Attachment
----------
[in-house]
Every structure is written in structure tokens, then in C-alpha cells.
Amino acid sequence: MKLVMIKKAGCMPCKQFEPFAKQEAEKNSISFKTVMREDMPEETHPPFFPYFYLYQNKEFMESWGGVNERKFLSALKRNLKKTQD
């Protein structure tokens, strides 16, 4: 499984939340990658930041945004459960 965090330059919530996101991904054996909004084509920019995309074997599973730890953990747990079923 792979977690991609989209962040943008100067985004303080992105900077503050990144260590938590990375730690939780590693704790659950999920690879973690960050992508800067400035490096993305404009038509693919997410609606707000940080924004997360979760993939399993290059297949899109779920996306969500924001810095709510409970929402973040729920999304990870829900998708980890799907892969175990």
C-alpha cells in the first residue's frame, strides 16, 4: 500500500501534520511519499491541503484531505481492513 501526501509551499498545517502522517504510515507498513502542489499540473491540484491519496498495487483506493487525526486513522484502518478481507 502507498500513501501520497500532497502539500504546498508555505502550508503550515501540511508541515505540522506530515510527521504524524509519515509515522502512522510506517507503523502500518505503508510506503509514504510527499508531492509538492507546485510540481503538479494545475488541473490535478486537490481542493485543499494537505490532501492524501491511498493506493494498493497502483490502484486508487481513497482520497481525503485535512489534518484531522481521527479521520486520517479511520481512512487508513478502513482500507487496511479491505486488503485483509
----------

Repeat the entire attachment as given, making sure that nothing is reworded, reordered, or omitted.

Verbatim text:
[in-house]
Every structure is written in structure tokens, then in C-alpha cells.
Amino acid sequence: MKLVMIKKAGCMPCKQFEPFAKQEAEKNSISFKTVMREDMPEETHPPFFPYFYLYQNKEFMESWGGVNERKFLSALKRNLKKTQD
């Protein structure tokens, strides 16, 4: 499984939340990658930041945004459960 965090330059919530996101991904054996909004084509920019995309074997599973730890953990747990079923 792979977690991609989209962040943008100067985004303080992105900077503050990144260590938590990375730690939780590693704790659950999920690879973690960050992508800067400035490096993305404009038509693919997410609606707000940080924004997360979760993939399993290059297949899109779920996306969500924001810095709510409970929402973040729920999304990870829900998708980890799907892969175990």
C-alpha cells in the first residue's frame, strides 16, 4: 500500500501534520511519499491541503484531505481492513 501526501509551499498545517502522517504510515507498513502542489499540473491540484491519496498495487483506493487525526486513522484502518478481507 502507498500513501501520497500532497502539500504546498508555505502550508503550515501540511508541515505540522506530515510527521504524524509519515509515522502512522510506517507503523502500518505503508510506503509514504510527499508531492509538492507546485510540481503538479494545475488541473490535478486537490481542493485543499494537505490532501492524501491511498493506493494498493497502483490502484486508487481513497482520497481525503485535512489534518484531522481521527479521520486520517479511520481512512487508513478502513482500507487496511479491505486488503485483509